It is true but little known that Uganda constitutionally recognises 65 ‘indigenous communities.’ Some of these groups, about 15 of them have less than 25,000 people representing just about 200,000 Ugandans put together.
Their cultures, languages, and traditions are uniquely different from one another. Although recognition of all these groups in their cultural and linguistic distinctiveness was meant to celebrate diversity of the country, different political regimes have manipulated it into ethnic profiling and discrimination.
Even in enlightened circles, after mentioning the majority groups such as the Baganda and Basoga of the central region, the Banyankore and Bakiga of the western and southwestern region, the Acholi and Langi of the north and the Bagisu, Ateso and Karamojong in the east, the conversation expands and at the same time zooms in to about 20 more ethnic groups. What then happens to all the others whose names are often known only to their members and a few of their curious neighbors: The Babukusu, Babwisi, Bahehe, Benet, Ik, Kebu, Nubi, Paluo, Lendu, Batuku, Ethur and Benet…? It is complete silence.
This is the classic example of the downside of market democracy, the tyranny of the majority over the minority. In a country where ethnic identities continue to acquire political and commercial value - access to political office, access to land, economic opportunities, education etcetera - members of minority groups will remain at the backwaters of everything. The condition is continuing to deteriorate as Uganda continues to see a rise in ethnic tensions: Nowadays, reference to tribal origins of political actors or appointments, especially in social and tabloid media, are the precincts within which debates are engaged.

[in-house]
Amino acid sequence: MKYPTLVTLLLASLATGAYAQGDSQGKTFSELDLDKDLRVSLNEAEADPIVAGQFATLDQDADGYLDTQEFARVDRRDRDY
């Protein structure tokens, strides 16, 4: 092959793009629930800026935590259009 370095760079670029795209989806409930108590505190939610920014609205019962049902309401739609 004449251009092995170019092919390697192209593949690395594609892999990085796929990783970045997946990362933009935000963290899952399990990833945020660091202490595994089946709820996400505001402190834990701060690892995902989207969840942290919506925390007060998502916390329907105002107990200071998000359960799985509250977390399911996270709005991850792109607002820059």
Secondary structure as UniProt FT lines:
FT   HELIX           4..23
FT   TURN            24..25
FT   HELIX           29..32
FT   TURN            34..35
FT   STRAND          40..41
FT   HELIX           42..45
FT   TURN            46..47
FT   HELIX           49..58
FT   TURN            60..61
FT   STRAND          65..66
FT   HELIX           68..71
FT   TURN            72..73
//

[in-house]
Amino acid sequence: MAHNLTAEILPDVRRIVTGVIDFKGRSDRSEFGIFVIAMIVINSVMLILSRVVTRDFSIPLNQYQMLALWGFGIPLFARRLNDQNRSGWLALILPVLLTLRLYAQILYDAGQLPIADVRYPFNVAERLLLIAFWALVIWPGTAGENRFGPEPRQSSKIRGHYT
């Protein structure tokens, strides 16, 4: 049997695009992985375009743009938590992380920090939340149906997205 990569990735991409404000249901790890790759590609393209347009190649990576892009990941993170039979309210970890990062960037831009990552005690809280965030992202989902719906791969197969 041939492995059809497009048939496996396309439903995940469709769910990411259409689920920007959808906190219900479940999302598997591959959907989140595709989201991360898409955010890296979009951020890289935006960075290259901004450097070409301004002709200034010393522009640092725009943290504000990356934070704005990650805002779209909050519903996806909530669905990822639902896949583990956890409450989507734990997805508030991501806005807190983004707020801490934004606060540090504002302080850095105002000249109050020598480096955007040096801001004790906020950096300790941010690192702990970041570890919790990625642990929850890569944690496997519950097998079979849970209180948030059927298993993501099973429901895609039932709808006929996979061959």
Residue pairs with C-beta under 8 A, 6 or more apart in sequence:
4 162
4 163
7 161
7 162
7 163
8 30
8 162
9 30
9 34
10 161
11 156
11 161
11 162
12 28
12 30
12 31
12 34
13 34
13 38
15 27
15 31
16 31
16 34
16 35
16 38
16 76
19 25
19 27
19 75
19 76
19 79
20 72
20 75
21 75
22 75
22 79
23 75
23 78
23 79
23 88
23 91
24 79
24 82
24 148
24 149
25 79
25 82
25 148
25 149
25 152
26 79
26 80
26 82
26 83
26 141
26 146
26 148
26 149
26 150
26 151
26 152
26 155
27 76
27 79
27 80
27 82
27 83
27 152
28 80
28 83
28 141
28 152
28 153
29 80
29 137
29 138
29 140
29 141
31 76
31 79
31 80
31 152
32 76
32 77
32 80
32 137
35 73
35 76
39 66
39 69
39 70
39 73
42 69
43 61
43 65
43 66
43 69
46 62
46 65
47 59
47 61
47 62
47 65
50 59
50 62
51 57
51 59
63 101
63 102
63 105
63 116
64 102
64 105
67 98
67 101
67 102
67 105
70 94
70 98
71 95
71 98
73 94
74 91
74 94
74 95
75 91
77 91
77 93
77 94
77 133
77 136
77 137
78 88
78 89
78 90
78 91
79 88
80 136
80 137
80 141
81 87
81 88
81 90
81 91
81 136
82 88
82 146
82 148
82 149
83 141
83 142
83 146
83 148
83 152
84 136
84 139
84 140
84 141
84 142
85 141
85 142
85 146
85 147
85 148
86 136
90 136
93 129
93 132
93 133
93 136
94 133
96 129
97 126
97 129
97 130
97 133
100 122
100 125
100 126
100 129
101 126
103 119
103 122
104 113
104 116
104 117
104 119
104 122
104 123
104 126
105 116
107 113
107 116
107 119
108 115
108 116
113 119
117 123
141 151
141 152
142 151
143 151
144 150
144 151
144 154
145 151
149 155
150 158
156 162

Sadly, this debate reduces Uganda to less than half of its recognised indigenous communities. The sadder effect of this to minority groups has been living in remote geographical locations, poverty, lack of basic social services and other means of survival.
Indeed, minority ethnic communities find themselves in a situation where their very existence is “threatened and where their languages, cultures and traditions are at risk of disappearing because they are not comprehensively promoted, let alone recorded.”
Indeed, in a struggle for survival, people belonging to these minority groups have resorted to not only using languages of the dominant groups, but also naming their children after the dominant groups.
The work of Cross-Cultural Foundation Uganda and the publication of Speaking Out could not have come at any better time. As a publication out of a project, Speaking Out makes visible the literary and cultural beauty of the 13 minority ethnic communities in Uganda. It records selections of their folktales, proverbs, music and poetry. Although the book is mainly in English, effort has been done to document these literary gems in the original native languages. Giving a summary notes about their histories, traditions and cultures, the book also, with the aid of maps, locates these communities on the Ugandan map enabling geographical visibility to readers. Do minority groups have a voice? Yes. Can they speak? Yes. Do they have literature and history? Yes. Then Uganda should listen.
Book title: Speaking Out
Author: Cross Cultural Foundation of Uganda
Publisher: Fountain Publishers Limited
Available at: All leading bookstores
Reviewed by: Yusuf Serunkuma